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Toxic Exposure

There is a long history of toxic exposures in the military. For World War I and II, it was mustard gas. Ionizing Radiation was also a common toxic exposure for World War II veterans.  What many veterans are concerned about today are Agent Orange, Camp Lejeune Water Contamination, PFAS, Fort McClellan toxic exposure, PFAS, Burn Pits, and Gulf War Related exposures. 

Agent Orange originates from exposure during the Vietnam War. Agent Orange was an herbicide mixture used by the U.S. military during the Vietnam War. Much of it contained a dangerous chemical contaminant called dioxin. Millions of Americans and Vietnamese are still affected, directly and indirectly, by the wartime U.S. spraying of Agent Orange and other herbicides over southern and central Vietnam. While more than 58,000 Americans lost their lives in the Vietnam War, it is estimated that 2.8 million veterans have been exposed to Agent Orange and later died.

There are stateside toxic exposures that have and have not yet been established for presumption conditions.  Currently, Camp Lejeune is the only location that has presumption conditions assigned, and those that qualify must have been on base no shorter than 30 days between August 1, 1953, through December 31, 1987. Since many military families are impacted, they are eligible for health care reimbursement. 

PFAS and Fort McClellan are two of the most popular toxic exposure groups without established presumptive conditions for VA disability and care. PFAS stands for per- and polyfluoroalkyl substances, which are heat-resistant chemicals found in certain firefighting foams that can contaminate drinking water. The GAO and EWG have published multiple reports pertaining to this situation. The EWG has found that there are 708 military bases with known and suspected PFAS contamination. Fort McClellan has been an often overlooked situation that has yet to be properly addressed. It was used as the home of the U.S. Army Chemical Corp School, Army Combat Development Command.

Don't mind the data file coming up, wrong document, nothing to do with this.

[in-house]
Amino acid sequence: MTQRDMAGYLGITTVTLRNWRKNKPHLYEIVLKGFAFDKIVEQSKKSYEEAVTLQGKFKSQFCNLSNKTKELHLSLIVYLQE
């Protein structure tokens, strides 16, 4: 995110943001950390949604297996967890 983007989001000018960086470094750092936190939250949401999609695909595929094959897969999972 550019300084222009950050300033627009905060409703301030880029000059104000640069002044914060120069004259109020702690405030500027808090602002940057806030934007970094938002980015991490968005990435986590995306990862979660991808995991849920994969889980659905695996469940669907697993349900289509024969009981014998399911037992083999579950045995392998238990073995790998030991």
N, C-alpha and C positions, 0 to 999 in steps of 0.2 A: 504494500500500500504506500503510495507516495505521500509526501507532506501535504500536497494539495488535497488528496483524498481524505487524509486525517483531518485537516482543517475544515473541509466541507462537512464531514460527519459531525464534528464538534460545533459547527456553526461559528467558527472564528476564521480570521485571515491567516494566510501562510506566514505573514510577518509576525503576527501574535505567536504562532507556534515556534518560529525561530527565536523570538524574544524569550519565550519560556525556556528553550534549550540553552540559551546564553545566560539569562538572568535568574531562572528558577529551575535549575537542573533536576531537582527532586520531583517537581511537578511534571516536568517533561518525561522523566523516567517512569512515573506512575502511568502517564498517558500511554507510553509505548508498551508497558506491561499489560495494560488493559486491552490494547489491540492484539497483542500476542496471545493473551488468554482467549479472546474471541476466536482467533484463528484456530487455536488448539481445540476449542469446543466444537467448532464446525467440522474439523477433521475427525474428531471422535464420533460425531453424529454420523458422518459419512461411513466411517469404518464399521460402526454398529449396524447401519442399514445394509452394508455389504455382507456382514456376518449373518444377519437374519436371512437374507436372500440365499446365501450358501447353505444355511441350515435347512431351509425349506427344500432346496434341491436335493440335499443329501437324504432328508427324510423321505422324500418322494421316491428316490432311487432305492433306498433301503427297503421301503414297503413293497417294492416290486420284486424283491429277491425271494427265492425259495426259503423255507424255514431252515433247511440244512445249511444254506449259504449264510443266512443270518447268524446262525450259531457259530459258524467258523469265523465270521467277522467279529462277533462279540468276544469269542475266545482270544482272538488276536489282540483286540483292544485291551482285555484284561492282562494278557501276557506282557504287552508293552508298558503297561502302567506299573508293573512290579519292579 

Chemical/Biological/Radiological Agency, Army Military Police School, and Women's Army Corps. There is potential exposure from the hazardous materials stored there and also from the toxic waste from a nearby chemical plant, Monsanto, buried near a river whose watershed flows right into Fort McClellan’s training areas. This chemical company paid out for its mistakes to the town of Anniston, but the impacted veterans were left out because it was assumed that the government would pick up the slack. Sadly, victims of both toxic exposures are still fighting.

Burn Pits and Gulf War-related illnesses have gained popularity in the media, especially with the recent legislative advances from the passage of the Honoring Our PACT Act. Gulf War-related illnesses originate from the 1990-1991 Persian Gulf War. Most recently, The University of Texas Southwestern Medical Center’s genetic study confirmed that exposure to sarin nerve gas is a cause of Gulf War illnesses. Studies found that Gulf War-related illnesses are found in between 25% and 34% of Gulf War veterans. Burn Pits are often referred to as the Agent Orange of Post-9/11 veterans.  Burn pits were used during the Post-9/11 wars to dispose of all forms of trash, from human waste computers, and wood. In the most recent report from the Burn Pit Registry, 92.6% reported being around a burn pit in their deployment, and 58.9% reported tending to these burn pits. 

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